The Spanish Inquisition I

The Inquisition was an ecclesiastical institution instituted to maintain Catholic orthodoxy. Together with the political powers of its time, it strove for religious unity.

We can cite three types of Inquisitions: the Medieval, Papal and Spanish. 

The Medieval Inquisition emerged at the end of the 12th century under Pope Lucius III, who founded episcopal courts and placed them under the jurisdiction of the bishops of each diocese to combat the Cathar heresy.

Fifty years later, with Pope Innocent III and the support of the Kings of France, the Albigensian Crusade was waged in the Languedoc region in southern France. 

This was a religious campaign against Albigensian heretics who had created a parallel church based on the belief that the physical world had been created by Satan, and the spiritual world, by God.

It was Pope Gregory IX who created the Pontifical or Papal Inquisition, to prosecute heresy, under his direct authority.

The Inquisition spread throughout Europe, except for the Scandinavian countries and England.

In 1478, the Spanish Inquisition began after the issuance of a bull by Pope Sixtus IV by which its control was granted to the Catholic Monarchs.

The first years of the Inquisition were the worst in its history, as at the outset the proceedings were less regulated and featured fewer mechanisms protecting the rights of the accused than during later stages.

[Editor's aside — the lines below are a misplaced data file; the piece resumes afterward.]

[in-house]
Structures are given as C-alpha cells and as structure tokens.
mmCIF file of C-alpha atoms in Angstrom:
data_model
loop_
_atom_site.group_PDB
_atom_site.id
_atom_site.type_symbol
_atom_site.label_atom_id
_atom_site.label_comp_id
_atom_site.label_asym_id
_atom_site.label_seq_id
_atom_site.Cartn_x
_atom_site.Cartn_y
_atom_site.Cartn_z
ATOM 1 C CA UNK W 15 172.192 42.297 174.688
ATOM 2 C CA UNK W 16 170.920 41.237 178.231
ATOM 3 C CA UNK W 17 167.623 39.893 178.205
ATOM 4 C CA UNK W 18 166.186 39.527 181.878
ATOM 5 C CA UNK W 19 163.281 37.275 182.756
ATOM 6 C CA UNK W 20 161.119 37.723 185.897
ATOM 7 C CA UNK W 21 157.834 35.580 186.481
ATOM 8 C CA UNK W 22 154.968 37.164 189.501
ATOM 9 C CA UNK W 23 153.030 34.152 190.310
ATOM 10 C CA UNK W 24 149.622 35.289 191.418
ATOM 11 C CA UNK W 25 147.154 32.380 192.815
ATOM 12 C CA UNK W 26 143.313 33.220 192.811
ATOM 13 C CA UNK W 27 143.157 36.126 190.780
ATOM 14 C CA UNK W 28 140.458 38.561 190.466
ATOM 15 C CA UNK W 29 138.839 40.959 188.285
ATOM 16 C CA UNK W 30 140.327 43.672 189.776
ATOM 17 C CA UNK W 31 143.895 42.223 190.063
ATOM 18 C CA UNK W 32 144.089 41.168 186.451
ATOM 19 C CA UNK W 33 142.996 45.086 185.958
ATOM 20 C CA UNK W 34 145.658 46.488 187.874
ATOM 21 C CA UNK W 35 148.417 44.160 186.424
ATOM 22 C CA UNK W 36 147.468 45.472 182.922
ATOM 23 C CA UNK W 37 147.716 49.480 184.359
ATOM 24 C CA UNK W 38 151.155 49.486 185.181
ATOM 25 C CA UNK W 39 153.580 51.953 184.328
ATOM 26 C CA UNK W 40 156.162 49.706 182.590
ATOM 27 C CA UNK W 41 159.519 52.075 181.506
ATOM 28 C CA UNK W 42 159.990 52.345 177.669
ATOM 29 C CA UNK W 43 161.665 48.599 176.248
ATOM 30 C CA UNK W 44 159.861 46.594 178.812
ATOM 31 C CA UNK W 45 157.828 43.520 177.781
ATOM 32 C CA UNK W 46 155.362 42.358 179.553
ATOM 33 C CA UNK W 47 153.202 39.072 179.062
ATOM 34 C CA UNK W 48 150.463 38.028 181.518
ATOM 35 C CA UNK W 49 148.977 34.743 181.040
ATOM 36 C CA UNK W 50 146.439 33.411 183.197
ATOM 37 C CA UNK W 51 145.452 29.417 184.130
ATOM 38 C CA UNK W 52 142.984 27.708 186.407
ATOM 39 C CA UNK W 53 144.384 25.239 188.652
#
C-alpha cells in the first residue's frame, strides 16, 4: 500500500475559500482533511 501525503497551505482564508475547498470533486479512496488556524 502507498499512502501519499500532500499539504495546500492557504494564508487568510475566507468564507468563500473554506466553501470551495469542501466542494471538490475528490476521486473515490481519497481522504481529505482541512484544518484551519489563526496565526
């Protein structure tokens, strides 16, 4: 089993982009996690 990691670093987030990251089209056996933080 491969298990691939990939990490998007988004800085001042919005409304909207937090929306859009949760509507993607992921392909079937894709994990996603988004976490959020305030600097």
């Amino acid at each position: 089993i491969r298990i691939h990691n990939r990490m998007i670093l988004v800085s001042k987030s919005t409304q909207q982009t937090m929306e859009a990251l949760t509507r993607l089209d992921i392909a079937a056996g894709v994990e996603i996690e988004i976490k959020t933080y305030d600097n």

Some of the Inquisitors General of that time, such as Cardinal Cisneros and Pedro de Portocarrero, were also important political figures as well. 

Other rulers, such as Felipe II, were closely linked to the Inquisition due to his intense fight against Lutheranism during his reign.

The “Black Legend” against Spain, which was propagated in the 16th century, was partially based on the Protestants’ vision of the Spanish Inquisition, which spread in the German territories where the recently-invented printing press was used to exaggerate and publicize the purported horrors of the Spanish Inquisition.

Rulers like William of Orange, historians like John Foxe, and engravers like Thierry de Bry insisted on portraying the Court of the Spanish Inquisition as inhuman and monstrous, when across the rest of Europe other courts were using similar methods.

Thanks to the Inquisition’s procedural requirements and the many texts preserved, we have an abundance of information demonstrating that during the 350 years of its existence the Inquisition executed approximately 3,000 people. During the same period those executed in the Protestant territories of Germany, only for witchcraft, numbered some 25,000.

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